Mozart: Piano Concertos: No. 22 in E flat, K482; No. 25 in C, K503

A
a
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Composer(s):
Mozart
Works:
Piano Concertos: No. 22 in E flat, K482; No. 25 in C, K503
Performer:
David Fray (piano); Philharmonia Orchestra/Jaap van Zweden
Label:
Virgin
Catalogue Number:
641 9640
Performance:
starstarstarstarnostar
Sound:
starstarstarstarnostar
4
Reviewer:
BBC Music Magazine

David Fray is a lyricist in a thousand. Yet for all his innate sense of finesse, he seldom misses an opportunity to stress the music’s symphonic breadth. Unobtrusively animating the left hand, he provides structural depth as well as courtly accompaniment, often underlining the rhythmic pillars with sonorously articulated basses, which are sometimes 
doubled at the octave. 

At the other end of the expressive spectrum, some may well find him excessively delicate – almost to the point of mannerism. It seems churlish to complain of too much beauty, but there are occasional hints of costume jewellery that detract, for me, from Mozart’s uniquely subtle brand of virility – nowhere more evident than in these two great works (whose scale transcends their already impressive dimensions).

The pervasive operatic element in Mozart’s Concertos is often presented (here very well indeed) primarily in terms of dialogue – between the soloist and orchestra, and with its constituent families, most notably the wind.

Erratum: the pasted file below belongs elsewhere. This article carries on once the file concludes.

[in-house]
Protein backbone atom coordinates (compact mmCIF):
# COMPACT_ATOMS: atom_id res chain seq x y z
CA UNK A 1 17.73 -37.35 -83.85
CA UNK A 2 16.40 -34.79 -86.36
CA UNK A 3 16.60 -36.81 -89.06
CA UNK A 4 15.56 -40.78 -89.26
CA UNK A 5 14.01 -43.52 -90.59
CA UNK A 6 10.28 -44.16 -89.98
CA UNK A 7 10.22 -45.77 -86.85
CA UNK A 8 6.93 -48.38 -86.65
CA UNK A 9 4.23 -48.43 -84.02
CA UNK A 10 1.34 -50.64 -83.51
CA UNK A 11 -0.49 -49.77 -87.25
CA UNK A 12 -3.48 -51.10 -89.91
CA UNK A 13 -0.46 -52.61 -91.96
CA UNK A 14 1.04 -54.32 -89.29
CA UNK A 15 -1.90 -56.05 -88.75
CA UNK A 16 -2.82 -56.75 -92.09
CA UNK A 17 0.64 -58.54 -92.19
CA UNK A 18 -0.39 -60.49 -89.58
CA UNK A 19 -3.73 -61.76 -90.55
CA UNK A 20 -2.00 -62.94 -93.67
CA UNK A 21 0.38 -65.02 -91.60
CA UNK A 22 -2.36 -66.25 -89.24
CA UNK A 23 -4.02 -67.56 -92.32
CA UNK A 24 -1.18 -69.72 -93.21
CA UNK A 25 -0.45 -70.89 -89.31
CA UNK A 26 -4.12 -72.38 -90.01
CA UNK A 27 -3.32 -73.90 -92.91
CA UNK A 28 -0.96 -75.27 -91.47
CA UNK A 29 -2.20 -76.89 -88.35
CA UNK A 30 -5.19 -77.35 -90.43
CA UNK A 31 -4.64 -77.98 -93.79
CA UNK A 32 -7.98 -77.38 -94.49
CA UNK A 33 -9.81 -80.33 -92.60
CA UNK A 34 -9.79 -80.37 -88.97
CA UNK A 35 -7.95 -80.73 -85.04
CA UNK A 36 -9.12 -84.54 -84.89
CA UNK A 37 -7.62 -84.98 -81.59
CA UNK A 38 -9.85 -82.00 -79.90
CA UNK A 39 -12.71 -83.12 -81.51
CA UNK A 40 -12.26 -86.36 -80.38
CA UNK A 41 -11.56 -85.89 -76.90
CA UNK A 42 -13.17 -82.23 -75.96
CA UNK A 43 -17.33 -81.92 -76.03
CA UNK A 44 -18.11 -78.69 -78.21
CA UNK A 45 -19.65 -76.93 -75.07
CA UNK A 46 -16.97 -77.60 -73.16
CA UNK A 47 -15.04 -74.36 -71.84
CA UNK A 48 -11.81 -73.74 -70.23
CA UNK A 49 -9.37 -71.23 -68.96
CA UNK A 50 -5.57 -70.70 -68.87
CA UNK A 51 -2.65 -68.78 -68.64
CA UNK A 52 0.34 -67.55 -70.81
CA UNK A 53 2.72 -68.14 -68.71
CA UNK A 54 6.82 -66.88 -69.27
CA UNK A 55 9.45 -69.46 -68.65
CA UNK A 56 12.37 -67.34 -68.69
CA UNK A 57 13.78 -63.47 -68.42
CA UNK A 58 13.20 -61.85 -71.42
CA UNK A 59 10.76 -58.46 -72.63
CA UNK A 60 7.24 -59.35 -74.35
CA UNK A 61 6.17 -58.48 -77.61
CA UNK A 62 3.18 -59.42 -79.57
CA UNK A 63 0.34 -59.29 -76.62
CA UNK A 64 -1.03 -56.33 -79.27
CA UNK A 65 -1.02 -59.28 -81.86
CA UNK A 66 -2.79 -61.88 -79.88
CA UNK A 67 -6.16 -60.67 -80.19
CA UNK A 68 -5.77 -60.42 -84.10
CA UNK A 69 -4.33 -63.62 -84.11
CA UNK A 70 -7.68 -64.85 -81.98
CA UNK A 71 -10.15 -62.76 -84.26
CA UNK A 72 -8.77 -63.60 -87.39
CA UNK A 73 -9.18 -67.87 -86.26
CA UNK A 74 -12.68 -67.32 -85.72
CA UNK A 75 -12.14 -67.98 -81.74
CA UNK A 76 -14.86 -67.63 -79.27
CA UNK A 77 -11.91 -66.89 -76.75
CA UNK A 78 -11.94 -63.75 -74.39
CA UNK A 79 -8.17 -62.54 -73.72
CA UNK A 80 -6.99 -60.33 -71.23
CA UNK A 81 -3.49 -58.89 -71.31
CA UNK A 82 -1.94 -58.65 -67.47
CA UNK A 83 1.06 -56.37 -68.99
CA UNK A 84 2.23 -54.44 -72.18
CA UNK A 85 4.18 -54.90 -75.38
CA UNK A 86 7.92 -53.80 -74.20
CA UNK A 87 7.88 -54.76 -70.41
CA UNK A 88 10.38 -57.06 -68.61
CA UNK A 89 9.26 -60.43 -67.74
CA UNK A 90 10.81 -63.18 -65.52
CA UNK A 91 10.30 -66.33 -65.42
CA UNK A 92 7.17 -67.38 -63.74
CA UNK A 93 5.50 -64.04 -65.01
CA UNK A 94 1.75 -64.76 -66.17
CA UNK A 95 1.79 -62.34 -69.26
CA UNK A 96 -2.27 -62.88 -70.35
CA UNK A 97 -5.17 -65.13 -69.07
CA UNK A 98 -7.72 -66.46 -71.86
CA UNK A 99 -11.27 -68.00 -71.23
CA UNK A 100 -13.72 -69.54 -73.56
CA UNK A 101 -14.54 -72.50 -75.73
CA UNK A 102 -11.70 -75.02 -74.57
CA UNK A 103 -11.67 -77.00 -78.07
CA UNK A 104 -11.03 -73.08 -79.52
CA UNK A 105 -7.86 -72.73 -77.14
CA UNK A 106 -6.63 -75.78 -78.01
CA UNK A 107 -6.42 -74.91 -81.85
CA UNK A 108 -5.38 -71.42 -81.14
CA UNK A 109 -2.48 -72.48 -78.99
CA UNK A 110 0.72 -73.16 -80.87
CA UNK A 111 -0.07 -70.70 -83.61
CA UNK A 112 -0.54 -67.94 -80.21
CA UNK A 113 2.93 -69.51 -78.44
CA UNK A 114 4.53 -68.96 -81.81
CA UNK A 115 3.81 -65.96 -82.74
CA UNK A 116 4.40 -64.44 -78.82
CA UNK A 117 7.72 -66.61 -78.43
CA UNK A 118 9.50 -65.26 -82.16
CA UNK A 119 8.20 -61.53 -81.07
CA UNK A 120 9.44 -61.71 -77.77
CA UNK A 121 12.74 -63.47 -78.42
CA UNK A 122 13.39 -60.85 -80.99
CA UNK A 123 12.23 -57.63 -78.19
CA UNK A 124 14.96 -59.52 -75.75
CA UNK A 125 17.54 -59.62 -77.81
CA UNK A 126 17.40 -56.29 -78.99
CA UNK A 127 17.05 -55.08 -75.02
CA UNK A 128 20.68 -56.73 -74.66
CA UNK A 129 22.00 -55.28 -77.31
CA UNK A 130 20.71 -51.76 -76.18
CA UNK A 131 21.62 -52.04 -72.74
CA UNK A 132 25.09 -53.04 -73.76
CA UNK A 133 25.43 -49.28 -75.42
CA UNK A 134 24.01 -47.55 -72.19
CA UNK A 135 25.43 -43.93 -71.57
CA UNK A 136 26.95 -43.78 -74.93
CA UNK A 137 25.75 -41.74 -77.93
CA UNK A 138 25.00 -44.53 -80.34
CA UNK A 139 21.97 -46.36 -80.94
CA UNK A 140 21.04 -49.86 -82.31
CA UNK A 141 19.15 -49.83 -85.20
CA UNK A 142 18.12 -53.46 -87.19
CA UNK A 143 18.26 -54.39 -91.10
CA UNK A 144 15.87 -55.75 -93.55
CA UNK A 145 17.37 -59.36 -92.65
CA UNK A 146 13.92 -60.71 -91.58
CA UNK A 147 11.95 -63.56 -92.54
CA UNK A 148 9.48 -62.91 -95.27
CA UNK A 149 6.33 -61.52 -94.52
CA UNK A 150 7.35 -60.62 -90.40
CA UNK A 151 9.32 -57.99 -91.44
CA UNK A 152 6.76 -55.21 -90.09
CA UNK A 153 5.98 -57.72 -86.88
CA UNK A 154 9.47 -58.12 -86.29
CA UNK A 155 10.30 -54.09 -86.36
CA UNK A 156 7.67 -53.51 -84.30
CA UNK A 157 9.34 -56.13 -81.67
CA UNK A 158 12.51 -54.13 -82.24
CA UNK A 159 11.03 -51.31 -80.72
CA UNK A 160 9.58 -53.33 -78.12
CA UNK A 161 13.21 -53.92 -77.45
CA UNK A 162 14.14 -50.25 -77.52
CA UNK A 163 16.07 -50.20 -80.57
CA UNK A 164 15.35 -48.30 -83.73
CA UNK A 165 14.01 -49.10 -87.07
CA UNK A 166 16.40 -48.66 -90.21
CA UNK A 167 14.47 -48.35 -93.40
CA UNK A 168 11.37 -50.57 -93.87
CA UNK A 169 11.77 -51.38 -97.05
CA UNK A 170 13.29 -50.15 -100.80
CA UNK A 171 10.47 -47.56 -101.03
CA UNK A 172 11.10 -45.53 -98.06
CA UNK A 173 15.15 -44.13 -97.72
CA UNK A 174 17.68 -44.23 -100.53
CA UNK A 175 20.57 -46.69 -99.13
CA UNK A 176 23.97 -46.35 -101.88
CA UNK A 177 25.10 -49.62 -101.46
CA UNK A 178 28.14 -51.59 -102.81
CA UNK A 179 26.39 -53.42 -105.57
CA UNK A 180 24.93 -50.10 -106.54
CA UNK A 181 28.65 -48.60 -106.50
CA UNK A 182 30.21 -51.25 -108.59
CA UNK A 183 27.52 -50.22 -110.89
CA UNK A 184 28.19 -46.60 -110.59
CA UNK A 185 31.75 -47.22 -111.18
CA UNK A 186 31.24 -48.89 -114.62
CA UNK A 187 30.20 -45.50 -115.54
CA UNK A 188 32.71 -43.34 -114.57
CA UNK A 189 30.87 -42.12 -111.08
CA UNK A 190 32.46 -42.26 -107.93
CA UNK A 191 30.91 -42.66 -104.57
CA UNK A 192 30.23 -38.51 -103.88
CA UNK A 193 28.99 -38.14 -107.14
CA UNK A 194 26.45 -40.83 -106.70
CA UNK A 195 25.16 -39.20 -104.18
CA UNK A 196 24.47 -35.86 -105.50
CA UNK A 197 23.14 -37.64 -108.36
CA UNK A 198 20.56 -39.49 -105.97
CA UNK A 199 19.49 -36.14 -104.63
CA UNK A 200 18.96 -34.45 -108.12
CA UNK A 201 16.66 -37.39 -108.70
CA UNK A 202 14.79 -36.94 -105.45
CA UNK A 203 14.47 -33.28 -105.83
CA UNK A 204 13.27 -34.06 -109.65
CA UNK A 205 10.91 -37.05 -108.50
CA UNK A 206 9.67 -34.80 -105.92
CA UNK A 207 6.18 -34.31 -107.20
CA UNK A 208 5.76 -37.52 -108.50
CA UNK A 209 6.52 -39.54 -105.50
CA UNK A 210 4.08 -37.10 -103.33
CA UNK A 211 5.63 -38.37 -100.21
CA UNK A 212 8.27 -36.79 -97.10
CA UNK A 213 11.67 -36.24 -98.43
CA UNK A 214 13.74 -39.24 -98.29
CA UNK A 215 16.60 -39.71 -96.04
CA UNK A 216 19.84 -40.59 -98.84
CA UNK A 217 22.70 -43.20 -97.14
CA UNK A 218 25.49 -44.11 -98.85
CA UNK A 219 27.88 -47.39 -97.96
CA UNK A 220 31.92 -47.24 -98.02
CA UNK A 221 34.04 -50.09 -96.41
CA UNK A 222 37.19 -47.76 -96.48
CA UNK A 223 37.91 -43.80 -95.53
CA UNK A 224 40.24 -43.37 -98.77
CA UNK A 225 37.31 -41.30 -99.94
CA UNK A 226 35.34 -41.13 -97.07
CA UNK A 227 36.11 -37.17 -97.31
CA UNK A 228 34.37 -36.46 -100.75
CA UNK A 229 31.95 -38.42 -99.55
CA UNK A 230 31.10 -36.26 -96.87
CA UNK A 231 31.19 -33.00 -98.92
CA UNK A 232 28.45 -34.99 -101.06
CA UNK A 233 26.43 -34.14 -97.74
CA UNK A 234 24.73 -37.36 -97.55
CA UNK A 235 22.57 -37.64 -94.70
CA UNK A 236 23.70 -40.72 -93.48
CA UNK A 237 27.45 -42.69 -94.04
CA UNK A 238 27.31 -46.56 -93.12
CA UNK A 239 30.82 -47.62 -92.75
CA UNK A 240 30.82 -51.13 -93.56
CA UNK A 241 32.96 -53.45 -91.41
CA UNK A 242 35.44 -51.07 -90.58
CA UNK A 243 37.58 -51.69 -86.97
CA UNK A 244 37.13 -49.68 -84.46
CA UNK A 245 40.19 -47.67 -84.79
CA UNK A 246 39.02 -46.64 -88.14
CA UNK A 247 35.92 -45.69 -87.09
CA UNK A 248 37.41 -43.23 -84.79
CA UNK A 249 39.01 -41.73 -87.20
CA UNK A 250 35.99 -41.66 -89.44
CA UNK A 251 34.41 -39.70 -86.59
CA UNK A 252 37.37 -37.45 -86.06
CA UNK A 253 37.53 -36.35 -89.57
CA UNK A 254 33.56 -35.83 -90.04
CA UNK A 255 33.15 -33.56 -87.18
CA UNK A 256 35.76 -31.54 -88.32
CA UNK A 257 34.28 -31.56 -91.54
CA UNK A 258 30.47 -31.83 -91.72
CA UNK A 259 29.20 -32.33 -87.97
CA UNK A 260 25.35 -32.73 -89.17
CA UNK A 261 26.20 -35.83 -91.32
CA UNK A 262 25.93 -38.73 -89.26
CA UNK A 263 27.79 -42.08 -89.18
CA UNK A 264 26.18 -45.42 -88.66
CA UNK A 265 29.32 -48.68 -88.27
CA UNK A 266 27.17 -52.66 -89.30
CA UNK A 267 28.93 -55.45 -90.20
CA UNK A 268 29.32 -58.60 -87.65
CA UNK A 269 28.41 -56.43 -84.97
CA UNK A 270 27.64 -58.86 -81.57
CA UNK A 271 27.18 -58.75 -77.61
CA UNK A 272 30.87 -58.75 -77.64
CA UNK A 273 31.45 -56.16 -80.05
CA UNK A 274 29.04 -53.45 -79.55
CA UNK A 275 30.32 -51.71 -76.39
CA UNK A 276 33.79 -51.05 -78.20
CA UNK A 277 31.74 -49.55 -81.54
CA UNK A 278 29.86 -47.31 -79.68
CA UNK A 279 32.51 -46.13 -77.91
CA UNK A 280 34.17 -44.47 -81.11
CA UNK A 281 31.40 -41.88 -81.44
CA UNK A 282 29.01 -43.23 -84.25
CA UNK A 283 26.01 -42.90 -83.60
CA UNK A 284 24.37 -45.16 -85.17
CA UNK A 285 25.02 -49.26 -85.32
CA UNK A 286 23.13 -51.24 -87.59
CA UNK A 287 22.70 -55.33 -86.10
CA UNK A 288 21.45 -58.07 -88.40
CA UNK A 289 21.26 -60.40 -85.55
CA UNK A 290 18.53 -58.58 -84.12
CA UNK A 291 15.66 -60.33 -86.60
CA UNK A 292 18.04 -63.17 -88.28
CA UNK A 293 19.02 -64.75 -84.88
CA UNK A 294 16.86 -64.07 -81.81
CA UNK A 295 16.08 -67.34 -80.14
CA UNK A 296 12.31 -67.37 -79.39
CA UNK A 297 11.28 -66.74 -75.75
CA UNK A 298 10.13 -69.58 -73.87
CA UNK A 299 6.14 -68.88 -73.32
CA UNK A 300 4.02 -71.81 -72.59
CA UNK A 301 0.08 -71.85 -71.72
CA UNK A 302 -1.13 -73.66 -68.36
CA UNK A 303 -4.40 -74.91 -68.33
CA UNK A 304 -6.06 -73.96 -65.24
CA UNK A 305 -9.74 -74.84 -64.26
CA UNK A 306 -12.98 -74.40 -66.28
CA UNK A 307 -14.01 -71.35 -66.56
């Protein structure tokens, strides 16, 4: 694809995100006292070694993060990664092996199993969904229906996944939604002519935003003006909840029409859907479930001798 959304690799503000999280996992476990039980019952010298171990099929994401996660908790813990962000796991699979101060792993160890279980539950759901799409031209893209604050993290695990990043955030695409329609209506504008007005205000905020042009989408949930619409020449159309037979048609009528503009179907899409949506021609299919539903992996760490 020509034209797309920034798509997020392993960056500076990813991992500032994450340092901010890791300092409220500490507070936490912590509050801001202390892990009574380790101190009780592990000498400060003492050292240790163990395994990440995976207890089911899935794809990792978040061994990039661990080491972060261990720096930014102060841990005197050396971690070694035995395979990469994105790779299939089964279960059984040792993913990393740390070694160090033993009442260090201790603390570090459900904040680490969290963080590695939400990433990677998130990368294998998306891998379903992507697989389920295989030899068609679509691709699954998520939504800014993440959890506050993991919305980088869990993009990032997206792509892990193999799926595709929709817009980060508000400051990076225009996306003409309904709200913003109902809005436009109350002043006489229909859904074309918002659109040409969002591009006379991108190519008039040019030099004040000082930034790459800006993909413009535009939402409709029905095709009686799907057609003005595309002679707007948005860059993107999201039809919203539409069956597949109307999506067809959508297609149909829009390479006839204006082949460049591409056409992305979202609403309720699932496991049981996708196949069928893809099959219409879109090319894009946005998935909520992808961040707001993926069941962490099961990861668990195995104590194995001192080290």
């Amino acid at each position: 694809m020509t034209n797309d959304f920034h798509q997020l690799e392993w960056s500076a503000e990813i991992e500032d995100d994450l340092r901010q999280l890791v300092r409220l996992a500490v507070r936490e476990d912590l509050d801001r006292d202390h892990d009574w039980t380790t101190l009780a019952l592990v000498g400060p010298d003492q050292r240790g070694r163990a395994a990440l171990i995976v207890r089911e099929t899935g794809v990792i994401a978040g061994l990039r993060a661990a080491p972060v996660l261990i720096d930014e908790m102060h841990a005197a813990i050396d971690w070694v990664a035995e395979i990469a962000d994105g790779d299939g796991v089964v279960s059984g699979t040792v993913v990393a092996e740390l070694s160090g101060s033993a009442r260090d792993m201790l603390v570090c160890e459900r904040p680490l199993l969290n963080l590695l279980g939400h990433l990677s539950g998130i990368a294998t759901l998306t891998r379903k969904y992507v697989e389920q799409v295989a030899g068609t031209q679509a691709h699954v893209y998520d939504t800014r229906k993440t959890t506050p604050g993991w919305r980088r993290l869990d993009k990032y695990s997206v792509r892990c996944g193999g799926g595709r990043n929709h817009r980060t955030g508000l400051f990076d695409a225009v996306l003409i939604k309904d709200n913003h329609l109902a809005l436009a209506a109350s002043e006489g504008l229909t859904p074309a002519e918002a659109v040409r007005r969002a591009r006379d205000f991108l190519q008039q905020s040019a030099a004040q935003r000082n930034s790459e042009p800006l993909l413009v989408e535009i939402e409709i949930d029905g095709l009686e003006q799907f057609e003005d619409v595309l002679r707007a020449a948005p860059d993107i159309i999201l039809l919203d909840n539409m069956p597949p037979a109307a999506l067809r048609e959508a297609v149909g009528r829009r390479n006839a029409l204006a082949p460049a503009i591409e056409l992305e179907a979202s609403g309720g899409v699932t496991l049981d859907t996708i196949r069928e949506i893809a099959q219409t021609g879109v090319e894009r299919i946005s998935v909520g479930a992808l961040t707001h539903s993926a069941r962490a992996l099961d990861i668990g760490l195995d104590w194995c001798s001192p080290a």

To a certain extent, most of Mozart’s concertos can be seen, dramaturgically, as variations on a theme of Figaro. What these performances with Fray convey quite strongly is a sense that there’s an allegorical subtext in which the individual (the soloist) confronts, and is eventually reconciled with, society at large (the orchestra – presented here with splendid symphonic grandeur).

Fray’s ‘individual’ is of such supreme sophistication and refinement that he could hardly be mistaken for the common man, but then that can hardly have been his intention. All in all, this is sublime entertainment, whose undercurrents of pathos are neither neglected nor exaggerated. Jeremy Siepmann


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